—1. Project for the Ekur of Enlil in Reykjavík to meet the strong growth of Zuism in Iceland
On 29 May 2018 the Zuist Church of Iceland published on their main website the project for the first Zuist temple to be built in Reykjavík. It will be the Ekur of Enlil, literally the “Mount-Court of Enlil” or “Temple-Mount of Enlil”, the place where Heaven meets the Earth. On the same day, the community submitted to the city council the request for the allotment of a plot of land on which the temple will be built.1 Back in January 2018, the Zuists also asked the allotment of a plot of land for the burial of their dead.2
Zuism, that is Sumerian-Mesopotamian Neopaganism, is a scientific religion, based upon the harmonisation of earthly activities with the Heaven (An) and its laws (the gods).3 It is the most ancient religion of humanity, from which most of the modern world religions derive. The Zuist Church of Iceland has gathered around two thousand members in a few years, little less than 1% of the population of Iceland, so that the need for a location where to hold cultual activities and community rites, including baptisms and weddings, has become urgent.4 Between 2013 and 2017, 25 couples were married in the Zuist Church.5
The Mount-Court of Enlil will be structured on three levels: a ground floor and a first floor with spaces for the community, and the temple proper, with the shrine to the deity, on the third level. The temple will host, among other rites, the “beer and prayer” ceremony, which will entail hymns to the god Ninkasi accompanied by ritual drinking of beer.6 Another occasion for celebrations will be Christmas (or, better, Natal), that is to say winter solstice, the Death and resurrection of the shepherd-god Dumuzi/Tammuz, lover of Inanna, who dies in summer and resurrects in winter witnessing that chthonic forces may be defeated. Traditionally, Dumuzi was represented by the tree, which is asleep during winter and reawakens after the solstice demonstrating the victory of life over death. Natal is also the victory of Marduk, the victory of Zeus over Cronus among the Greeks, the Saturnalia and Mithraism among the Romans.7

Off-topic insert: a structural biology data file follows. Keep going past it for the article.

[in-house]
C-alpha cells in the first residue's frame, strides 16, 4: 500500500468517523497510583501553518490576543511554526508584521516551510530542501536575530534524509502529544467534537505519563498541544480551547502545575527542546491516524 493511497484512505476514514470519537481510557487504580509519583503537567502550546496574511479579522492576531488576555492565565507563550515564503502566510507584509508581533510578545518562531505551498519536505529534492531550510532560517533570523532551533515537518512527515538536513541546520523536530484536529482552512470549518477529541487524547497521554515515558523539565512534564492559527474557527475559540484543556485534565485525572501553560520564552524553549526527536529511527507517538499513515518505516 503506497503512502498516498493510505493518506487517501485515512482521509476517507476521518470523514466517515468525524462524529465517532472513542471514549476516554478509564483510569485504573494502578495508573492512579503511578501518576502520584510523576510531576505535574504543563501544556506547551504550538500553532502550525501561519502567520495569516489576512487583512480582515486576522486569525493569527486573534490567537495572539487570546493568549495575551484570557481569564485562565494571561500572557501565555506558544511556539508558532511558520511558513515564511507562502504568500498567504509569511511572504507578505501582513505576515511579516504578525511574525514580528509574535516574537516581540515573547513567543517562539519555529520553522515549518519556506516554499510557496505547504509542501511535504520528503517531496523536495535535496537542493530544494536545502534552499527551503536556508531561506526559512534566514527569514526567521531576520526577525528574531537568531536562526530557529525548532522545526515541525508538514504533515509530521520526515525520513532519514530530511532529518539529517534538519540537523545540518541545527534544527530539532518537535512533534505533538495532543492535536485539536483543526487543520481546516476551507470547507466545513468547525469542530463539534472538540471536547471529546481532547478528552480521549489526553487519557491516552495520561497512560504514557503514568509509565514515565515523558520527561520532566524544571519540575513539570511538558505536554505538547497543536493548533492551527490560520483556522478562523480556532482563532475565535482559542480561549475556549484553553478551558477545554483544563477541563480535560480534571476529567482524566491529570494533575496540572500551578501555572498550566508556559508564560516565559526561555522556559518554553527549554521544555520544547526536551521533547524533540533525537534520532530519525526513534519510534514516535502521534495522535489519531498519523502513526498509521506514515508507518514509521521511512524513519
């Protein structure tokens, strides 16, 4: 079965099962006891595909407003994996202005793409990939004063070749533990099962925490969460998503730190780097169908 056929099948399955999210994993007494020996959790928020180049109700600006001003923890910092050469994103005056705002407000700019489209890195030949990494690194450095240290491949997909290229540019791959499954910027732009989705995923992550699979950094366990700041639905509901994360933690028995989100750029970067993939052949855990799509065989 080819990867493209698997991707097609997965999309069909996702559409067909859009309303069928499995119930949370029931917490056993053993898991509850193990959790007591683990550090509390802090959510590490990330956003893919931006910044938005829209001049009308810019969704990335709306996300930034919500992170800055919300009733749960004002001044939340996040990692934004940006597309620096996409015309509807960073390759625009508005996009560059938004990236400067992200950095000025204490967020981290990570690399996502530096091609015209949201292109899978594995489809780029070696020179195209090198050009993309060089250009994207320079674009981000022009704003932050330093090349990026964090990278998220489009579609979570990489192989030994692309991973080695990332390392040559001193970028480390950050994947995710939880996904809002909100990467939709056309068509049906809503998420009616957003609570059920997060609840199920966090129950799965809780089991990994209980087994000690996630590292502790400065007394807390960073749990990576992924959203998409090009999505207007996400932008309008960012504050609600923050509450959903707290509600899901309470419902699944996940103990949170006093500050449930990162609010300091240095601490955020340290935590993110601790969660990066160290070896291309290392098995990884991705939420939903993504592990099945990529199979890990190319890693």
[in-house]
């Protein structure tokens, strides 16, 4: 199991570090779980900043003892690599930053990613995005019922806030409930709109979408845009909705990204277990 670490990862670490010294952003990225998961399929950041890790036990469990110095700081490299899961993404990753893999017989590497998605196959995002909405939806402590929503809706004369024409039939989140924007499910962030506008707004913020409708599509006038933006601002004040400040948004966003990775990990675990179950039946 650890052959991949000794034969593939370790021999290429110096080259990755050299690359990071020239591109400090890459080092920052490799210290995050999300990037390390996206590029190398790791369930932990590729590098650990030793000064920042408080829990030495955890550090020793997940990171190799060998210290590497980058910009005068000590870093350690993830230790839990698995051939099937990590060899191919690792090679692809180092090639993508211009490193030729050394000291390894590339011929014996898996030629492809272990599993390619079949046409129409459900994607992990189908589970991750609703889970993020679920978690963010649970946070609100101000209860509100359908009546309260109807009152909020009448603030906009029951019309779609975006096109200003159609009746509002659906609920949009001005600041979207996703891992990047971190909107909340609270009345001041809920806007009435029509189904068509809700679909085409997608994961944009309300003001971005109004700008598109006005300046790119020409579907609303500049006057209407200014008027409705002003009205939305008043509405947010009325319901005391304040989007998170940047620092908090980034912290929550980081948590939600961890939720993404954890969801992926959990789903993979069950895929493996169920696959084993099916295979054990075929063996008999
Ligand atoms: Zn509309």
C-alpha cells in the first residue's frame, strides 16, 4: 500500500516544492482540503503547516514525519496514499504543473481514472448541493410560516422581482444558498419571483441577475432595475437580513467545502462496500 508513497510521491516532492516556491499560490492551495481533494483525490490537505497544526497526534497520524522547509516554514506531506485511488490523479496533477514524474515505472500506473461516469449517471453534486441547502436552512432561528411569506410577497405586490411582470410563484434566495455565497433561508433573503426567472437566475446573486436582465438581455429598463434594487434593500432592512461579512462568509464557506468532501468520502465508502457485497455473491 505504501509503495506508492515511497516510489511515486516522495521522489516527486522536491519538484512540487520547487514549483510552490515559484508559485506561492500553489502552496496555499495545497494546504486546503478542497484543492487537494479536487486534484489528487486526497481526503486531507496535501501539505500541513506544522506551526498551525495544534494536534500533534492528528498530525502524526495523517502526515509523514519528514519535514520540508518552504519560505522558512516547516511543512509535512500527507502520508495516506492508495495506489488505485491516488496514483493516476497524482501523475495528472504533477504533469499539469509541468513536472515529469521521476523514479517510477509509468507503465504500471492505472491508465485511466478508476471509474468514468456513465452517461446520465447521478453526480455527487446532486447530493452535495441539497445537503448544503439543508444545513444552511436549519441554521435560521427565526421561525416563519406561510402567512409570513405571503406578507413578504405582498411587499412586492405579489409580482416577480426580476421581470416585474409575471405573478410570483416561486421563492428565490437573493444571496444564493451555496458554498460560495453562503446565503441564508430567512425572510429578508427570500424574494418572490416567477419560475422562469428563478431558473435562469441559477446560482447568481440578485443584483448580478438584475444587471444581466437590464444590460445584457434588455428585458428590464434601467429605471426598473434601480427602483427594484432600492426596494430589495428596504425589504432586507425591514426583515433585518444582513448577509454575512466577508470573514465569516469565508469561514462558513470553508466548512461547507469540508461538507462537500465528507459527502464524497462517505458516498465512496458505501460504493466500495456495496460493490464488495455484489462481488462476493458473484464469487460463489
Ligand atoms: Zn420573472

—2. Zuist tax system and charity
Zuism is the only religion to allow its adherents to decide how to use the taxes which, according to Icelandic law, all Icelanders have to yield to the religious organisation they choose to belong to, or to the state if they do not choose any organisation or choose unregistered organisations. The Zuist principle is implied in the concept of amagi or amargi (literally “return to the mother”), which is itself inscribed in the Sumerian tax system called bala, which among other things acknowledges the risk posed to economies by an unlimited accumulation of debt, so that the latter has to be periodically cancelled.8 Starting in 2018, Zuist members in Iceland will be able to opt to devolve their taxes to the “Ziggurat fund” (Zigguratsjóð), created to finance the works for the temple.9